The Five Pillars of Family Literacy are evidence-based statements about literacy that have been curated from a school principal, poverty expert, renown reading expert, economists and a social mobility study. The Metro East Literacy Project activities are based on these pillars. Let's look at Pillar Three.
A mountain of recent evidence suggests that teacher skill has less influence on a student’s performance than a completely different set of factors: namely, how much kids have learned from their parents…if these home-based inputs are lacking, there is only so much a school can do. --Economists Steven D. Levitt and Stephen J. Dubner, authors of Think Like a Freak (William Morrow)
Reading a bedtime story. Exposing a child to different experiences, such as going to a museum. Setting up a regular time and space to do homework. Getting a public library card and visiting often. Showing an interest in what the child is learning in school and talking about it. Having books in the home. Talking to the child about the words they see around them, such as a stop sign. Enrolling the child in a book club. Reading books in front of the child for your own education and entertainment. Taking advantage of teachable moments from media. Viewing educational television. The list goes on. What can you add?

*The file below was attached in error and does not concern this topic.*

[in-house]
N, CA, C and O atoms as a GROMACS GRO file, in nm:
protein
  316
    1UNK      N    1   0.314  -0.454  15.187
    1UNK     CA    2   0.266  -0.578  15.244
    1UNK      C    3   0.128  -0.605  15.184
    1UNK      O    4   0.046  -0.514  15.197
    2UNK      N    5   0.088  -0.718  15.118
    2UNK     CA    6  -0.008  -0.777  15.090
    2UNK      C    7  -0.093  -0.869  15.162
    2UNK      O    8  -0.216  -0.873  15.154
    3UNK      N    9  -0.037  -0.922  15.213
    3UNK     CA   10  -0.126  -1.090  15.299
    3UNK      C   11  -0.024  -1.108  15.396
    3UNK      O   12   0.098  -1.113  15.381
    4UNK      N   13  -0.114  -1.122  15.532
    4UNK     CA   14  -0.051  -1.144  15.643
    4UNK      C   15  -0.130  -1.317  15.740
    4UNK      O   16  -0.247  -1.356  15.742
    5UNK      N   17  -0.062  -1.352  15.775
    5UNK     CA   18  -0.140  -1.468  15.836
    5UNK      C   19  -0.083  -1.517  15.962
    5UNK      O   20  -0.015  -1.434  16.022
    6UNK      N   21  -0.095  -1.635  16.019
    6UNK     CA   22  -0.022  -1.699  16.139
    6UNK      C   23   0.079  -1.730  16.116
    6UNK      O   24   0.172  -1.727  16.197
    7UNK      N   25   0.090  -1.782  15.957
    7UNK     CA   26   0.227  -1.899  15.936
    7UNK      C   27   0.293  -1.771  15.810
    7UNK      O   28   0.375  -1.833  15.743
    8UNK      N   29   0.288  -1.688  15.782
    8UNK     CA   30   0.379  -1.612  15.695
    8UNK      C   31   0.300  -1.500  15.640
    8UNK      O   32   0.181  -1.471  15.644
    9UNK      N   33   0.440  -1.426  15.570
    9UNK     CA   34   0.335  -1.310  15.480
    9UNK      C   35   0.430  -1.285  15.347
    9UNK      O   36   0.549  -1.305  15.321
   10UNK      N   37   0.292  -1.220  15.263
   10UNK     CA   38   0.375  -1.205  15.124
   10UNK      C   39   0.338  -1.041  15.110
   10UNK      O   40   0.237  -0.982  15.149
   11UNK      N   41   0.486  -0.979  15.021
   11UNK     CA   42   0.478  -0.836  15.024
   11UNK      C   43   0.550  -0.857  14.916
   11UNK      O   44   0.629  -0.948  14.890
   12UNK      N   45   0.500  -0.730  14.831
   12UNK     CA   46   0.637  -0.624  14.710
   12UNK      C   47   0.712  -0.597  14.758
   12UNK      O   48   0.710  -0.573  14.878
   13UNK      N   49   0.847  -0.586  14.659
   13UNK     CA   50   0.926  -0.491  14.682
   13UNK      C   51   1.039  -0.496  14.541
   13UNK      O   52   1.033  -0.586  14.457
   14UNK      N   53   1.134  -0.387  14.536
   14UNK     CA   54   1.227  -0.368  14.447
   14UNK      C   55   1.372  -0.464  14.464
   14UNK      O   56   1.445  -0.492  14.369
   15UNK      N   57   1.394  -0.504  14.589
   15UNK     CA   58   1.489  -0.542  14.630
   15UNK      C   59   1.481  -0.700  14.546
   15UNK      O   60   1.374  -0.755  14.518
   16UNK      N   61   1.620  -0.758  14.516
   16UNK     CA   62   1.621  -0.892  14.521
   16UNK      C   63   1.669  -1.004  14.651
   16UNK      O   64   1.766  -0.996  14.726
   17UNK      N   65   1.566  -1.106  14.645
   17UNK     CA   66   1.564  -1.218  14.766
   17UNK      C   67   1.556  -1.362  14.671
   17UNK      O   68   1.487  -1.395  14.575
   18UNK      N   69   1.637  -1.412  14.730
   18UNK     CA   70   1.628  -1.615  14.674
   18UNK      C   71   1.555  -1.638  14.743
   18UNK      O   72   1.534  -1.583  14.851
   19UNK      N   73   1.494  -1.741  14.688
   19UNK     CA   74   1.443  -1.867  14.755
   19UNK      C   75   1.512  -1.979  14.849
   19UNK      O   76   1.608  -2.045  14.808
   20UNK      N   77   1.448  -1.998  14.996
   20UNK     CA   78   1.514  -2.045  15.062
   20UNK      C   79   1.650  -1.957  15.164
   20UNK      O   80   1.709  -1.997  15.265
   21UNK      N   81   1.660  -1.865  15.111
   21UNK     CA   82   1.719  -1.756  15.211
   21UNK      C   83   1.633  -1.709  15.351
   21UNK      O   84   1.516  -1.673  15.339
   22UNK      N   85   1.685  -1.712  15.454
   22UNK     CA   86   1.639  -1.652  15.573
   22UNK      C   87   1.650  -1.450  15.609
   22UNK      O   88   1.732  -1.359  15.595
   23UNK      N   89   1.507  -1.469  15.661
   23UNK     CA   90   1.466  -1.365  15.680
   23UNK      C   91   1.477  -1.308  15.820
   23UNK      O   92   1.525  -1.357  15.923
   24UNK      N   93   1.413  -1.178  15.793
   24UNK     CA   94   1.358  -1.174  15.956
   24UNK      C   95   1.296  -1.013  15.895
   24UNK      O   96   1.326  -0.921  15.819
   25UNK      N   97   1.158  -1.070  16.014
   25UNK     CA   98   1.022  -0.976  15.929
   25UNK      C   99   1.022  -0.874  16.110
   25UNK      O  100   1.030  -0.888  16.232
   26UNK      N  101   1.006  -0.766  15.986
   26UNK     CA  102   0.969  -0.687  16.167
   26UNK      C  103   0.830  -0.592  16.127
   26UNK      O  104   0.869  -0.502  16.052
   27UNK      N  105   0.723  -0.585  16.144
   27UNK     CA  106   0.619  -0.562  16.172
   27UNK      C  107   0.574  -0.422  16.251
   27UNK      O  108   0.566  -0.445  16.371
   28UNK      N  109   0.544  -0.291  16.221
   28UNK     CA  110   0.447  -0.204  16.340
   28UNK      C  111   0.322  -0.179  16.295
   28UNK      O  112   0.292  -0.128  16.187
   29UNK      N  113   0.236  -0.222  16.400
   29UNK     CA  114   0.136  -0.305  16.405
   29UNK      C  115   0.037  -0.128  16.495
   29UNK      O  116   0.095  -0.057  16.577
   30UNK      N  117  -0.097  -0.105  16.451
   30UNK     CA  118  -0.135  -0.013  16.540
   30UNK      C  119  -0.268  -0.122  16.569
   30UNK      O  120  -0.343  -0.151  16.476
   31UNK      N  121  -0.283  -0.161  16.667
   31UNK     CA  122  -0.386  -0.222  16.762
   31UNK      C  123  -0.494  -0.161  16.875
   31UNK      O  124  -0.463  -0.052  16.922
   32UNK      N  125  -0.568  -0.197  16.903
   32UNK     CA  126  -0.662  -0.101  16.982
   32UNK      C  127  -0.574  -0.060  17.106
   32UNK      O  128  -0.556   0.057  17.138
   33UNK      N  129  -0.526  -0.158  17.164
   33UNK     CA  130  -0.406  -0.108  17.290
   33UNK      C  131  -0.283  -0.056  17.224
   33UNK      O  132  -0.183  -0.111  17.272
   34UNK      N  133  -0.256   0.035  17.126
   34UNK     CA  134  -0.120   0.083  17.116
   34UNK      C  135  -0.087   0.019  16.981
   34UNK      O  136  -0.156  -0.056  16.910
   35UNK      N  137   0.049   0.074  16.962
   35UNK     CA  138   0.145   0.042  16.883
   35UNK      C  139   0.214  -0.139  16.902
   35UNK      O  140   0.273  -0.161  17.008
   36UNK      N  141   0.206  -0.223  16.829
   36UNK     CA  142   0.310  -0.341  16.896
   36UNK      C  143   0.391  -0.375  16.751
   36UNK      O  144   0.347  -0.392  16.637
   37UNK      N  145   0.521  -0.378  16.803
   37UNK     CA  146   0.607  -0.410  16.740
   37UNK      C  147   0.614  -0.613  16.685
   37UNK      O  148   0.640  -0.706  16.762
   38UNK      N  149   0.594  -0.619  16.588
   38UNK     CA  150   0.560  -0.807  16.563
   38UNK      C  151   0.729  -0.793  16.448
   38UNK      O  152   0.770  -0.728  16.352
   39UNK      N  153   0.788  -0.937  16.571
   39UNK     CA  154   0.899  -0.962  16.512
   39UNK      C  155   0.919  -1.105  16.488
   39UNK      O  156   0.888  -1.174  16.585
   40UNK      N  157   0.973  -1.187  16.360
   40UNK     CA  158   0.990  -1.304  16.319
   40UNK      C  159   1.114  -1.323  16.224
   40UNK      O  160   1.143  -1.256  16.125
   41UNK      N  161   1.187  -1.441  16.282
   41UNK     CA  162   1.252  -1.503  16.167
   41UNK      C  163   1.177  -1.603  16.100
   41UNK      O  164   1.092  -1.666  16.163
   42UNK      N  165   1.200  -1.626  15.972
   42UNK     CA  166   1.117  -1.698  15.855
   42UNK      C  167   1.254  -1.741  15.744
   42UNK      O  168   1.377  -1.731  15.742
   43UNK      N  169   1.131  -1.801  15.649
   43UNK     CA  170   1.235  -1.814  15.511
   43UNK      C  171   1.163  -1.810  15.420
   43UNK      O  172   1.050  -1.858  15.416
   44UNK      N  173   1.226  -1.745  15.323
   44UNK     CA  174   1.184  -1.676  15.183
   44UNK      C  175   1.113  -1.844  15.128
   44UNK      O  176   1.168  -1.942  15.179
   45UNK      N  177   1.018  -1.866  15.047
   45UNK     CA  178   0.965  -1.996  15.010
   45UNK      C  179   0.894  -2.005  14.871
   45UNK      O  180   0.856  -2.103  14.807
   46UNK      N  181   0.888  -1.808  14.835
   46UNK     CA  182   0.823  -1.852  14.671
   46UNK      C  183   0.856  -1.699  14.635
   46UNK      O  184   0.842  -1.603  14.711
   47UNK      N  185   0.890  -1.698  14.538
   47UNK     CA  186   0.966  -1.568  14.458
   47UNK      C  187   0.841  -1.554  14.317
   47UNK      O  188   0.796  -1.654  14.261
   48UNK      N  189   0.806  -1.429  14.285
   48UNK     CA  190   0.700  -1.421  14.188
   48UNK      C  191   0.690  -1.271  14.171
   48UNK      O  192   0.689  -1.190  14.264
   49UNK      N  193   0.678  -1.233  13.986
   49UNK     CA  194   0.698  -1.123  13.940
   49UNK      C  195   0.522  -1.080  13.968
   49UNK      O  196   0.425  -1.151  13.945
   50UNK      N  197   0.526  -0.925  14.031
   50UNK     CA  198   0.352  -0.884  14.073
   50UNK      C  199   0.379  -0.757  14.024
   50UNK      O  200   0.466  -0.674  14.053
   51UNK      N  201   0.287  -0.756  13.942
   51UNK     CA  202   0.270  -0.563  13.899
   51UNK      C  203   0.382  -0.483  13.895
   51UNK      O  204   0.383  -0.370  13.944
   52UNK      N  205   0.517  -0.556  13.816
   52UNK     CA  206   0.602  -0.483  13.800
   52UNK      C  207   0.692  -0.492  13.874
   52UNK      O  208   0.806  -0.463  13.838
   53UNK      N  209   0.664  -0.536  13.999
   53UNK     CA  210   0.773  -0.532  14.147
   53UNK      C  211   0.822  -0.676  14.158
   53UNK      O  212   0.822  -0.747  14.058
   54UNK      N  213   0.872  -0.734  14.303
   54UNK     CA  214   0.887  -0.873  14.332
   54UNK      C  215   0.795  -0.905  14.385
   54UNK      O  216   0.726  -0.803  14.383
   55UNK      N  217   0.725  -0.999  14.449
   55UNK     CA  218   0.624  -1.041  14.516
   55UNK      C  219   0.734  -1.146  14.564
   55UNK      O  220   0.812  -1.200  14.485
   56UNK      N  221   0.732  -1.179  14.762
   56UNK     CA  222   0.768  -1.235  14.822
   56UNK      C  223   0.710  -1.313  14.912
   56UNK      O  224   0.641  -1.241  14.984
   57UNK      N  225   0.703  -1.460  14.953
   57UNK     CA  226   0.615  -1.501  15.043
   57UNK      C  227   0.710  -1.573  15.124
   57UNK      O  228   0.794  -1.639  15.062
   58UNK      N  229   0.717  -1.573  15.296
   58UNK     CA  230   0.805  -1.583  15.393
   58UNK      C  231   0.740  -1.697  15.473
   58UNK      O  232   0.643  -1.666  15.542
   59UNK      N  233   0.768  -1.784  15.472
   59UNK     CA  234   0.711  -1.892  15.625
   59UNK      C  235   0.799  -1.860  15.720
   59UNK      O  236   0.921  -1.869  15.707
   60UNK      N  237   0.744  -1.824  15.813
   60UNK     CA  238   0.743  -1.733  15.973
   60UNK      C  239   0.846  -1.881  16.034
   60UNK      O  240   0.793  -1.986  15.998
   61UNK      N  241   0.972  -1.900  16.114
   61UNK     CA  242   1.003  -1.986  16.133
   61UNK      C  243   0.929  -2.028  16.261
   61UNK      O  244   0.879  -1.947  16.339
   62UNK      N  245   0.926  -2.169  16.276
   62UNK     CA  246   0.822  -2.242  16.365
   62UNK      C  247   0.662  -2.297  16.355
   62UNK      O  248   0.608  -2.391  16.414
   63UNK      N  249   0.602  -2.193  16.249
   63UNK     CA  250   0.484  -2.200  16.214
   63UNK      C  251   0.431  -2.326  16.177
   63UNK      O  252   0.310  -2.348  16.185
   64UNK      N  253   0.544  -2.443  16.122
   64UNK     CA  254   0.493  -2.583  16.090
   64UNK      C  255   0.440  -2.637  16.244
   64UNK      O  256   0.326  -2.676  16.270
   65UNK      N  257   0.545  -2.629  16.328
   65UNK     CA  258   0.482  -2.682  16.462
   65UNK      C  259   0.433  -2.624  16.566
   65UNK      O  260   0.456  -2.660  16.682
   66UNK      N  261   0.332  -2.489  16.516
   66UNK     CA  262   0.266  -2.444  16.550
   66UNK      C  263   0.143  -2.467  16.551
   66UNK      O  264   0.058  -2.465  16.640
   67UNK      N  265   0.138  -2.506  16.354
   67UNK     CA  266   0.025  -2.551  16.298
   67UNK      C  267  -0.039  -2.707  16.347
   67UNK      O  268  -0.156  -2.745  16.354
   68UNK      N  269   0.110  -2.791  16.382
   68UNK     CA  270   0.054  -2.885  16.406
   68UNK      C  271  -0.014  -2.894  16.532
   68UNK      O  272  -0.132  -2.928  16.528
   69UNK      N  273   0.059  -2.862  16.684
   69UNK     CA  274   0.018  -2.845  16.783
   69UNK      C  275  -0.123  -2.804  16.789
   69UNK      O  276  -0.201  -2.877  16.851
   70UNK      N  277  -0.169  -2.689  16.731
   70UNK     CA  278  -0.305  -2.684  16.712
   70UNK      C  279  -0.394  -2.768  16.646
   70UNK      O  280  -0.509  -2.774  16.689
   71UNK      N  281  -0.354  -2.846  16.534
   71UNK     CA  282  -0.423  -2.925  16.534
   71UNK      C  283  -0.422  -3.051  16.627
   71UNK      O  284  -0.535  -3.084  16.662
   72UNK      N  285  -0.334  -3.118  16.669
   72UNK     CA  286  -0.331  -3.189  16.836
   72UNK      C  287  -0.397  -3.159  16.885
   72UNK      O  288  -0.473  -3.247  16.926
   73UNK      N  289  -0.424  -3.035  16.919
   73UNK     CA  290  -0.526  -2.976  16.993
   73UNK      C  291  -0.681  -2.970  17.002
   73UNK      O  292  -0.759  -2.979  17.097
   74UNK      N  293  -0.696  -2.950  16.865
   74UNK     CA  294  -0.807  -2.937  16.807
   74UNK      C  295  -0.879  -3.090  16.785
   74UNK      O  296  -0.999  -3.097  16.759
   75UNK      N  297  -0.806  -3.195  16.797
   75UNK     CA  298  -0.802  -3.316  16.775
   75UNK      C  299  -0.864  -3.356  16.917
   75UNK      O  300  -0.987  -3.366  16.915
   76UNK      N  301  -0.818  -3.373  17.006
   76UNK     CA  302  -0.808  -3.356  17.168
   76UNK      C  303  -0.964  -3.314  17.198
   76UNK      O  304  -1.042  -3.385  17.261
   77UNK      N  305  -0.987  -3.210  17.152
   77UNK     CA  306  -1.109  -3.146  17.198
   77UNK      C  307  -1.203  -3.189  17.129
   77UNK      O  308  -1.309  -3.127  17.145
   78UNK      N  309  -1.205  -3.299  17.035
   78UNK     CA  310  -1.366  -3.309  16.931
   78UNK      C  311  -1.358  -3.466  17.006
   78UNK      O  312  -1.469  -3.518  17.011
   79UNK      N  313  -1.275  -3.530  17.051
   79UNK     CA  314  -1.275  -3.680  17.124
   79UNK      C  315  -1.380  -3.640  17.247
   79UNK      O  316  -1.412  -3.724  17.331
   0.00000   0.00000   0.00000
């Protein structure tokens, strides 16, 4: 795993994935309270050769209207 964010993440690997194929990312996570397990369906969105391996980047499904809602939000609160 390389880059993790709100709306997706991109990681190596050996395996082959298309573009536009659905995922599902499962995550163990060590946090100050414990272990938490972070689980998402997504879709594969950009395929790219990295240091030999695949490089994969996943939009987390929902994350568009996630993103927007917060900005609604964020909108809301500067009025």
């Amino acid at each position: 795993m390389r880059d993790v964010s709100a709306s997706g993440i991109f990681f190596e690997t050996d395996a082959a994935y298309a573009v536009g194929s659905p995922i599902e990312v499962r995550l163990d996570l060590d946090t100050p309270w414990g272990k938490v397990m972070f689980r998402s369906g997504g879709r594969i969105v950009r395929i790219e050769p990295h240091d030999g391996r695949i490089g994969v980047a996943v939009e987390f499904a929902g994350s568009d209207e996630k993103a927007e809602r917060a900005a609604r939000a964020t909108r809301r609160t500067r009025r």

Teachers are extremely valuable. They work hard to give children the tools they need to be successful in school and in life. I know. I was a teacher. Schools focus on school-based solutions to tackle sticky educational problems like low third grade reading proficiency because they have no sway over the homes. But the home is the powerhouse and the first seat of literacy transformation. Parents are the first and most influential teachers. I am not naive enough to believe that every home is able or willing to engage in home-based inputs. But as economists Levitt and Dubner stated, if a teacher has less influence than a parent, educators should encourage parents as much as possible to do home-based inputs.
In this video snippet, Ruth Ezell, a popular Nine Network television personality in St. Louis, talks about the home-based inputs she grew with. For the full interview, visit the Literacy is Liberation! YouTube channel.